‘Stakeknife’ to be questioned about at least 24 murders
Freddie Scappaticci has consistently denied he was a British spy operating within the IRA
Belfast man Freddie Scappaticci has been accused of being a British spy in the IRA, codenamed Stakeknife.
The Director of the Public Prosecution Service in the North has requested police investigate a range of offences relating to the alleged British state agent known as ‘Stakeknife’.
West Belfast man Freddie Scappaticci (68) has consistently denied claims that he was a British spy in the IRA codenamed Stakeknife.
At a press briefing on Wednesday, Barra McGrory QC said two investigations into alleged activity will take place.
The first investigation, ordered over the summer, will examine a broad range of issues linked to alleged activity, understood to include at least 24 murders, by Stakeknife along with potential collusion and criminal activity by security services and MI5 intelligence personnel.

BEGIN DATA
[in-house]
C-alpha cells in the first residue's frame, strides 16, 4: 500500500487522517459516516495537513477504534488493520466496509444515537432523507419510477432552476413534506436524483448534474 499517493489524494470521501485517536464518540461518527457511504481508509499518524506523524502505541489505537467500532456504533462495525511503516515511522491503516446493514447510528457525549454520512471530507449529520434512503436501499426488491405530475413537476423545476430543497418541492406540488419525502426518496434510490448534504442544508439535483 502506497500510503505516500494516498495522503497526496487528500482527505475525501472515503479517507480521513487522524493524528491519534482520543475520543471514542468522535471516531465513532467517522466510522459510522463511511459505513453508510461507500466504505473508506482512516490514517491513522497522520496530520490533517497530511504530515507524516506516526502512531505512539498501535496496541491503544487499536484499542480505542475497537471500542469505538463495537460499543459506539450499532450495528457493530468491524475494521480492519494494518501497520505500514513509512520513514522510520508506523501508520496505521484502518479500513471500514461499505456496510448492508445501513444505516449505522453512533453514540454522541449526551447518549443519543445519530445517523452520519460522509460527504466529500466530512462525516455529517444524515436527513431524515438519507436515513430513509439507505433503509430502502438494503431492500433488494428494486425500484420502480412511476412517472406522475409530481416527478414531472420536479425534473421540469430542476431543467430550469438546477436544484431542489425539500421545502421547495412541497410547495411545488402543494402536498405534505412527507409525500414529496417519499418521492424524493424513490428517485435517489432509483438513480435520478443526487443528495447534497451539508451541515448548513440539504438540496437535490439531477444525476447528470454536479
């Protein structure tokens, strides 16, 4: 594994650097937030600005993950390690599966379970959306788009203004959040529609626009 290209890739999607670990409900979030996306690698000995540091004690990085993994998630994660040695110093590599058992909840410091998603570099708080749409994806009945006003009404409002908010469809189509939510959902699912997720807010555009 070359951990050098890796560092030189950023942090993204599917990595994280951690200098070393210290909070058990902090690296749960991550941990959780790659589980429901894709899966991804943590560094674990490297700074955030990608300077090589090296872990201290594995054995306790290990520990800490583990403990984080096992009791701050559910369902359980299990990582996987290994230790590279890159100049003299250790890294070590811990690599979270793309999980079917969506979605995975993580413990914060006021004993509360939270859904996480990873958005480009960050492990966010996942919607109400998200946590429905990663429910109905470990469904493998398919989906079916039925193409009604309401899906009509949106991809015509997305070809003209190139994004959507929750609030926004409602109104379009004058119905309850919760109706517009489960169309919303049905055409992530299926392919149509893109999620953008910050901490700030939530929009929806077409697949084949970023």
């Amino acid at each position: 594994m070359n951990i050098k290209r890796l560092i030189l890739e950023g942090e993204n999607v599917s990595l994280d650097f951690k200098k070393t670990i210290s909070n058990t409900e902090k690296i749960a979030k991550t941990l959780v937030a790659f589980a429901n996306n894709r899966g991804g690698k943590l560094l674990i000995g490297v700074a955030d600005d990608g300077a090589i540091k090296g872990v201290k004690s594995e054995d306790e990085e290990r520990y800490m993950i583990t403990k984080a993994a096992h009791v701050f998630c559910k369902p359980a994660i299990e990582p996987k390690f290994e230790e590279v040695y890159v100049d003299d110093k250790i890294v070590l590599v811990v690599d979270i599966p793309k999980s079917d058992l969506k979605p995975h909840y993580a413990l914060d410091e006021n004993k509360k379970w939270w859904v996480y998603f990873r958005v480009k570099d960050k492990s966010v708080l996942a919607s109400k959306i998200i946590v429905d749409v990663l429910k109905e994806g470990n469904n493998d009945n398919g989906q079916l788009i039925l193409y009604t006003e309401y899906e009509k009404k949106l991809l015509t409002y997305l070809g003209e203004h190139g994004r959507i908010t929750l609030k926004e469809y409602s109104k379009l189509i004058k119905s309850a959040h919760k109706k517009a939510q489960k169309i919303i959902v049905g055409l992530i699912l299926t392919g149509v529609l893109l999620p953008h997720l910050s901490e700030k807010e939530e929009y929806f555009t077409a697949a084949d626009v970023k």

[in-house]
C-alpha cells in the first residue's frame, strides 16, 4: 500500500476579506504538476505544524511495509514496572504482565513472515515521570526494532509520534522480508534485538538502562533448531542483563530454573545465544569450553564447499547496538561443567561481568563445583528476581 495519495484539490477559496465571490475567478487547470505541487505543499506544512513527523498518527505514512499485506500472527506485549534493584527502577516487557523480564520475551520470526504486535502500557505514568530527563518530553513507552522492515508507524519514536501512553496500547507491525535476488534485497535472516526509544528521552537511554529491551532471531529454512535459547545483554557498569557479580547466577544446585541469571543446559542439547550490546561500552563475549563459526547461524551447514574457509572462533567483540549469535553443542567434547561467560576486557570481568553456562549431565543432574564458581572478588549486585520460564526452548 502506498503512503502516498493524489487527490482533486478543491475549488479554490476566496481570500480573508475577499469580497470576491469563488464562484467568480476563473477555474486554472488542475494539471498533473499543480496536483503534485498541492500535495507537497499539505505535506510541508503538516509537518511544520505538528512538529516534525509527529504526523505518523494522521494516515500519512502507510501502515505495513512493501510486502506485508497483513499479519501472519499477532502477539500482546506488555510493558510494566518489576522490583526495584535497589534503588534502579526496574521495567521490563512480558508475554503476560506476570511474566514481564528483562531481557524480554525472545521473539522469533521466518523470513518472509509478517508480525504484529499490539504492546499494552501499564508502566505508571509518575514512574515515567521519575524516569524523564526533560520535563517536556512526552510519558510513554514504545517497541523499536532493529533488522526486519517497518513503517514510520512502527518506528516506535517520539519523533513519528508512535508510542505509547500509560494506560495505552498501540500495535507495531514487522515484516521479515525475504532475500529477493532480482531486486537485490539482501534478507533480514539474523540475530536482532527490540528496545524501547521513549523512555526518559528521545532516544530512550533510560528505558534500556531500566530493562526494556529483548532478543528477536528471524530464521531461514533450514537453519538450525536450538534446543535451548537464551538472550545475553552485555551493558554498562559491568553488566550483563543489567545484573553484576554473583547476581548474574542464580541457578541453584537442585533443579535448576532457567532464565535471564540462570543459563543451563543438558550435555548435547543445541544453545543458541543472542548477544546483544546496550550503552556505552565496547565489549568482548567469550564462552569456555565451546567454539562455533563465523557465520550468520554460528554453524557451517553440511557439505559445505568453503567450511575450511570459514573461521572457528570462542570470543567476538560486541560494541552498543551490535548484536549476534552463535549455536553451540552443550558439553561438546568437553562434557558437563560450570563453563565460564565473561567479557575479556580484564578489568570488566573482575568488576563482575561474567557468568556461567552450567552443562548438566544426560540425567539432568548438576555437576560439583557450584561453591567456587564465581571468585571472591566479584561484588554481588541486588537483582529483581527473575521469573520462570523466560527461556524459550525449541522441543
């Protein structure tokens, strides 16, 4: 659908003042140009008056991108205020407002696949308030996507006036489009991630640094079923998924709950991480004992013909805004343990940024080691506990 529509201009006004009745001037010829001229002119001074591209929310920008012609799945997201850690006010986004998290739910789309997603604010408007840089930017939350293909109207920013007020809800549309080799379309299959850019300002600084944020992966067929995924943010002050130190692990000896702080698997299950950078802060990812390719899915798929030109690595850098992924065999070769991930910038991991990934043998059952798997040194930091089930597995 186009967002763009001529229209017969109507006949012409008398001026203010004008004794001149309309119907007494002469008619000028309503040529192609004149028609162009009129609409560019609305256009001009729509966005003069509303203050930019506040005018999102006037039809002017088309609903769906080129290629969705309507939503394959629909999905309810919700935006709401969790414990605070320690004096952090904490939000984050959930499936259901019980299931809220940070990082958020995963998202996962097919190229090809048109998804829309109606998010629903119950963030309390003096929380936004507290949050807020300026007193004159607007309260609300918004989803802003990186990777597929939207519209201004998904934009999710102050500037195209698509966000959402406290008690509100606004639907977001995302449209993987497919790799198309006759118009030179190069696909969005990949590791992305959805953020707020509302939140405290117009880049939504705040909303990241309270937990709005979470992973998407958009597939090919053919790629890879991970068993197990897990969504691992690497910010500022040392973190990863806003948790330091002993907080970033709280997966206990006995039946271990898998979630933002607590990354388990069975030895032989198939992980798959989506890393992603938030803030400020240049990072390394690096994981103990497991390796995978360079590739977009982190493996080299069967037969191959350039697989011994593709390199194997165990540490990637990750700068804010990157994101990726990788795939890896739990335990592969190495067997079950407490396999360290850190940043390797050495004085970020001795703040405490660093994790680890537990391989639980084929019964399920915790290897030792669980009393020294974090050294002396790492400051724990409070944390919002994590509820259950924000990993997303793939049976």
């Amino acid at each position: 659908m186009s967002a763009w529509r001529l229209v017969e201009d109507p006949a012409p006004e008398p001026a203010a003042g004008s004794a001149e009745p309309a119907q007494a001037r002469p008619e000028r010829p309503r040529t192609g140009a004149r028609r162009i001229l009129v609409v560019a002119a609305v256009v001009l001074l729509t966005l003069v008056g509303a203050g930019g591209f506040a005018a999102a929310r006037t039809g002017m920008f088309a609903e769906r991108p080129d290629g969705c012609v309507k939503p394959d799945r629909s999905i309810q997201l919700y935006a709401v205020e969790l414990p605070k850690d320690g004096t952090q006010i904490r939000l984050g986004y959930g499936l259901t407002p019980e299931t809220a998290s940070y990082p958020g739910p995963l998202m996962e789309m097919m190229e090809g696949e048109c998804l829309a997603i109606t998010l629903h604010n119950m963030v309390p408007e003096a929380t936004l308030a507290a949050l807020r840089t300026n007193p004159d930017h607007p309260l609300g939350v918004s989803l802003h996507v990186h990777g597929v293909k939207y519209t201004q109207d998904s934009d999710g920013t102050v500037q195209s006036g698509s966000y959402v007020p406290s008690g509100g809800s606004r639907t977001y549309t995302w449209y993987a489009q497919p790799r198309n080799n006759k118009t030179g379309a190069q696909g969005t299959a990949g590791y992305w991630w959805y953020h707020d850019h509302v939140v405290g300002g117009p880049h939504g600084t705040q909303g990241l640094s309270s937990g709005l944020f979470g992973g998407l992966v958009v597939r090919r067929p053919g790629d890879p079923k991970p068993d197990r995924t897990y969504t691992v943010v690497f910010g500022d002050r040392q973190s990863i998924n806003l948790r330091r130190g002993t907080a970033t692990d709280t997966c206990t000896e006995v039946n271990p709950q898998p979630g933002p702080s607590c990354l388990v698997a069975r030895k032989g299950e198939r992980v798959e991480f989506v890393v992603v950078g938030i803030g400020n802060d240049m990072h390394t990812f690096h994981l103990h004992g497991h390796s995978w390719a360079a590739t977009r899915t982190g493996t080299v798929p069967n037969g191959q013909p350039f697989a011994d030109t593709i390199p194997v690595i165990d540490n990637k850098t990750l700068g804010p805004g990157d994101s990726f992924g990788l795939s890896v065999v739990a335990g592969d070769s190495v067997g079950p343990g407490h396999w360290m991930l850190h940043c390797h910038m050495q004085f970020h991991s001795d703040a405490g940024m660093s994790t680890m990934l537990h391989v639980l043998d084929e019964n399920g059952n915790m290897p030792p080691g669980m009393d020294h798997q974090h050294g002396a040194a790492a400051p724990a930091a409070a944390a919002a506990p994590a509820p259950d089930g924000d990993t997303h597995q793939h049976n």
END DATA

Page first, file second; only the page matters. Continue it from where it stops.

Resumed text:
“I have been made aware of the scope and range of possible offences that may have been carried out by this individual and also members of Intelligence Agencies. “This information has been provided to me by the office of the Police Ombudsman, Dr Michael Maguire, which is now concluding a painstaking review of all available material. “The Ombudsman has carried out a comprehensive analysis of material emanating from the three investigations carried out by Lord Stevens into allegations of collusion. “A common link across a significant number of potential crimes, including murder, was the alleged involvement of an agent of military intelligence code named Stakeknife.”
The second investigation, requested this week, relates to a review of papers linked to a case involving an allegation of perjury during court proceedings taken in 2003, again linked to Stakeknife.
The DPP has been in discussions with the Attorney General of Northern Ireland John Larkin QC and Chief Constable George Hamilton about these matters and the men have agreed to play their roles “independently, openly and with integrity”.
Mr McGrory described his decision to request George Hamilton investigate as the “most significant during his time as DPP”.
He has made the requests under Section 35 (5) of the Justice Act.
Mr McGrory also said he had “every confidence” in George Hamilton’s ability to investigate these matters.